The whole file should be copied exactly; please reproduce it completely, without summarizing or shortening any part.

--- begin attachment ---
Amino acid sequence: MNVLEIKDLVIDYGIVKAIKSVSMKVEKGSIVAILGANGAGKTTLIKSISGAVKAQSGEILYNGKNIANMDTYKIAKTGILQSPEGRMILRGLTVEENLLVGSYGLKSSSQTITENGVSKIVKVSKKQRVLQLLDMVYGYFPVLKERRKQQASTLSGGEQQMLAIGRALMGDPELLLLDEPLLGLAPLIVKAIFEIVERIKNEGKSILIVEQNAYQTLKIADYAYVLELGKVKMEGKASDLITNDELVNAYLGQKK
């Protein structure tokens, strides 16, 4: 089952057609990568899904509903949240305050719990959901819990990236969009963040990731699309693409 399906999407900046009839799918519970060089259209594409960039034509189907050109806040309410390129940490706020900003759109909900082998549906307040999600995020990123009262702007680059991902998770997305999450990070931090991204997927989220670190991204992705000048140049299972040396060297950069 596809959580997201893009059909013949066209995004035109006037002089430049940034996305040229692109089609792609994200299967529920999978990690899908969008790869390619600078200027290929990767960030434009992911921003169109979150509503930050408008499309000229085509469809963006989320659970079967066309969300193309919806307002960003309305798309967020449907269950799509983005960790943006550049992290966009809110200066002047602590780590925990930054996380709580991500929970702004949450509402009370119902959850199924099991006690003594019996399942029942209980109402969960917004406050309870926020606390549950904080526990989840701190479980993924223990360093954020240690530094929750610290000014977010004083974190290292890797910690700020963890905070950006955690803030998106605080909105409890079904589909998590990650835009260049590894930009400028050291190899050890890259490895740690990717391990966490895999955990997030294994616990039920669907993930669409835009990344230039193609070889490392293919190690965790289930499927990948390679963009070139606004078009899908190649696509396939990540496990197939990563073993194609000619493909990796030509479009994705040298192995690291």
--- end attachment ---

Amino acid sequence: MNVLEIKDLVIDYGIVKAIKSVSMKVEKGSIVAILGANGAGKTTLIKSISGAVKAQSGEILYNGKNIANMDTYKIAKTGILQSPEGRMILRGLTVEENLLVGSYGLKSSSQTITENGVSKIVKVSKKQRVLQLLDMVYGYFPVLKERRKQQASTLSGGEQQMLAIGRALMGDPELLLLDEPLLGLAPLIVKAIFEIVERIKNEGKSILIVEQNAYQTLKIADYAYVLELGKVKMEGKASDLITNDELVNAYLGQKK
């Protein structure tokens, strides 16, 4: 089952057609990568899904509903949240305050719990959901819990990236969009963040990731699309693409 399906999407900046009839799918519970060089259209594409960039034509189907050109806040309410390129940490706020900003759109909900082998549906307040999600995020990123009262702007680059991902998770997305999450990070931090991204997927989220670190991204992705000048140049299972040396060297950069 596809959580997201893009059909013949066209995004035109006037002089430049940034996305040229692109089609792609994200299967529920999978990690899908969008790869390619600078200027290929990767960030434009992911921003169109979150509503930050408008499309000229085509469809963006989320659970079967066309969300193309919806307002960003309305798309967020449907269950799509983005960790943006550049992290966009809110200066002047602590780590925990930054996380709580991500929970702004949450509402009370119902959850199924099991006690003594019996399942029942209980109402969960917004406050309870926020606390549950904080526990989840701190479980993924223990360093954020240690530094929750610290000014977010004083974190290292890797910690700020963890905070950006955690803030998106605080909105409890079904589909998590990650835009260049590894930009400028050291190899050890890259490895740690990717391990966490895999955990997030294994616990039920669907993930669409835009990344230039193609070889490392293919190690965790289930499927990948390679963009070139606004078009899908190649696509396939990540496990197939990563073993194609000619493909990796030509479009994705040298192995690291």